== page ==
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No campaign body issues warning against "authoritarian" anti-misinformation legislation

Jarred Cross -

Voice to Parliament no campaign spearheads Advance Australia have shifted focus to go after proposed laws to combat false information spreading online, which they claim is a tactic to 'silence' pockets of the public.

According to reports, the body fronted by anti-Voice figures Warren Mundine and Senator Jacinta Nampijinpa Price during Voice debate, recently distributed an email encouraging supporters to back their fight against the Government's Communications Legislation Amendment Bill.

The proposed bill would position the Australian Communications and Media Authority to oversee and enforce practices to help stop the spread of misinformation and disinformation; including code-of-practice measures to be created by online platforms.

ACMA could intervene to establish their own code of practice.

Fines could be issued to platforms who do not comply with the rules set.

ACMA could be made able to gather information and obtain records of mis- and disinformation but could not request specific posts and material be removed, per the Government's fact sheet on the bill.

Private instant messages sent between users would also not be within its scope.

The amendment's have already drawn criticism for being too vague and toeing the line on censorship.

In late August, the Law Council of Australia called the exposure draft bill "overly broad, uncertain, and may have serious unintended consequences".

Shadow Communications Minister David Coleman has said the Government should "rip it up", and on October 18 labelled the legislation "appalling".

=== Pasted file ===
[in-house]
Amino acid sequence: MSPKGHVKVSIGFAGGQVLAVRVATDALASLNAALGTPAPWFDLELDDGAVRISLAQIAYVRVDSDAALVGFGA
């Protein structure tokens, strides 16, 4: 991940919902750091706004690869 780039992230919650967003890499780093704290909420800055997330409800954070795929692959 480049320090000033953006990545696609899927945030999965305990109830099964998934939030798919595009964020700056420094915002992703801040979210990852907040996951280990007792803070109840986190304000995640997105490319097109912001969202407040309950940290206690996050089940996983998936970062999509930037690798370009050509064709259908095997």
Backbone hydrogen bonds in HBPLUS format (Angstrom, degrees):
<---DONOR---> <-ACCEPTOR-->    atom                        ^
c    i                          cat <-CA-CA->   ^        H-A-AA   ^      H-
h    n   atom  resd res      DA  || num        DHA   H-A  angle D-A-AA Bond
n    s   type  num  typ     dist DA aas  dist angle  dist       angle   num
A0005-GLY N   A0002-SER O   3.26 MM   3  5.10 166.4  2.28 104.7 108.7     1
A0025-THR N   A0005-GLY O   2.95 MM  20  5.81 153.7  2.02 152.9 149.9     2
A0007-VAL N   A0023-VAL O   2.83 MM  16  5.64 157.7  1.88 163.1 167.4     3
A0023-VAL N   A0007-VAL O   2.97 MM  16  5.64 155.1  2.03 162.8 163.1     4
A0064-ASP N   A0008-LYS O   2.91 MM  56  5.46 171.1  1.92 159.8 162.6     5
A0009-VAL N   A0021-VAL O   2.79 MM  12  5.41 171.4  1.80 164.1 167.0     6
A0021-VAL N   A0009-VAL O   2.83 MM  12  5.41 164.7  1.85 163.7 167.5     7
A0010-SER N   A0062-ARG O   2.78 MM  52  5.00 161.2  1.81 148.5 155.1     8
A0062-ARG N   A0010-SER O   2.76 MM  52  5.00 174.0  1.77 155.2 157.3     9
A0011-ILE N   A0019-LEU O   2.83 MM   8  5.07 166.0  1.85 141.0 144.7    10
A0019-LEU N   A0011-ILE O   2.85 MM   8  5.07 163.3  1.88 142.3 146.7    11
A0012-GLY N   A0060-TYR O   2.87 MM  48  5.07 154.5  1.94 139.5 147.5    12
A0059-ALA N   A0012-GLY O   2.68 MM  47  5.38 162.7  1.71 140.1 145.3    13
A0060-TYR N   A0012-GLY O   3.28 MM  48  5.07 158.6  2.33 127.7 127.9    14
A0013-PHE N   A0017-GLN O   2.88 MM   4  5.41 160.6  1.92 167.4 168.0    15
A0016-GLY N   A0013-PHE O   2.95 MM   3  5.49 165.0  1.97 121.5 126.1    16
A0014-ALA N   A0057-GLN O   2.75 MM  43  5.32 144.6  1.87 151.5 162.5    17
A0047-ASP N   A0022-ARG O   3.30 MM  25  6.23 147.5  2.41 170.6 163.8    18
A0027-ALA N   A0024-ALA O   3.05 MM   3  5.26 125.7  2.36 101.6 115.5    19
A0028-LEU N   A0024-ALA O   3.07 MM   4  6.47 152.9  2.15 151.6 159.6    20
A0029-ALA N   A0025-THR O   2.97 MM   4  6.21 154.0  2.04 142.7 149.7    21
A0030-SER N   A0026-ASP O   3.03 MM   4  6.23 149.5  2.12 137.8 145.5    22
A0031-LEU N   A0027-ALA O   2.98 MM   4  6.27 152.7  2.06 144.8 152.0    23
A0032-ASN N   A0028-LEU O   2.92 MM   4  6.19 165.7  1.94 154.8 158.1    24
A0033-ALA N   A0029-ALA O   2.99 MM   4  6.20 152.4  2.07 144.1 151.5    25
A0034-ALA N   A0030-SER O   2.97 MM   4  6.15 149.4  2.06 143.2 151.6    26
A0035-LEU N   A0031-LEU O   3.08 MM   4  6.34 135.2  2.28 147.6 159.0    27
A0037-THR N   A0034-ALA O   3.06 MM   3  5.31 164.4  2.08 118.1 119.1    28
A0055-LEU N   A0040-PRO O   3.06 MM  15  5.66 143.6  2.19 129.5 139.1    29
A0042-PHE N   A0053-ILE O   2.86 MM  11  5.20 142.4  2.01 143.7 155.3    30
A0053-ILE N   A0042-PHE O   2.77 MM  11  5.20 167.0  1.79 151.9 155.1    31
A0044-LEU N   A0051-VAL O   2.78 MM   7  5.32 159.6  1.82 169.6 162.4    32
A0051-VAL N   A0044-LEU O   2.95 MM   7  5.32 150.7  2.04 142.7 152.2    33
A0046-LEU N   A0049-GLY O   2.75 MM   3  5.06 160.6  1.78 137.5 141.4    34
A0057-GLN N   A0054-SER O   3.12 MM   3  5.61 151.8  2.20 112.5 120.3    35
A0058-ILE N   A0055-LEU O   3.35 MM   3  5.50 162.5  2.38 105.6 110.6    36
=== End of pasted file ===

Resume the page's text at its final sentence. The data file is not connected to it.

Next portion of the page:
Advance Australia said the bill represents something "totalitarian", "despotic" and "un-Australian", according to The Australian.

The group has been accused by the Yes campaign of creating misinformation around the Voice.

"You and I destroyed their divisive agenda…even so, they are ­regrouping," Mr ­Sheahan said, via The Australian.

"Why do you think they're already talking about new laws to make misinformation a crime?

"They think the only way they can win is if they silence their ­opponents."

The email is understood to have included a link to an open letter on Advance Australia's website.

According to the group, more than 30,000 people have signed to 'stop Labor, The Greens and the Teals' 'Ministry of Truth' controlling you'.

'If our government is allowed to censor what can and can't be said, our democracy dies,' the webpage reads above the prompt to sign.

'No politician should restrict the right of citizens like you to hear ALL sides of the story.

'But right now, Labor, the Greens and the Teals are planning a new law to let the government decide what's 'true' and what's not.'

Advance Australia claims the legislation threatens "unfair criminal convictions".

'Faceless bureaucrats and big tech will decide what's true and what isn't – but how can they decide who's telling the truth and who's lying?

'The truth is – they can't,' the webpage reads.

'We already know the 'fact checkers' get it wrong all the time. It's a disgrace. And these laws will make it worse.

'Legitimate points of view will be silenced. Social media posts hidden. Signs pulled down. Australians on trial for stating their beliefs.'

Advance Australia say they are urging MPs to stop the 'authoritarian power grab' and protect free speech and powers of debate.

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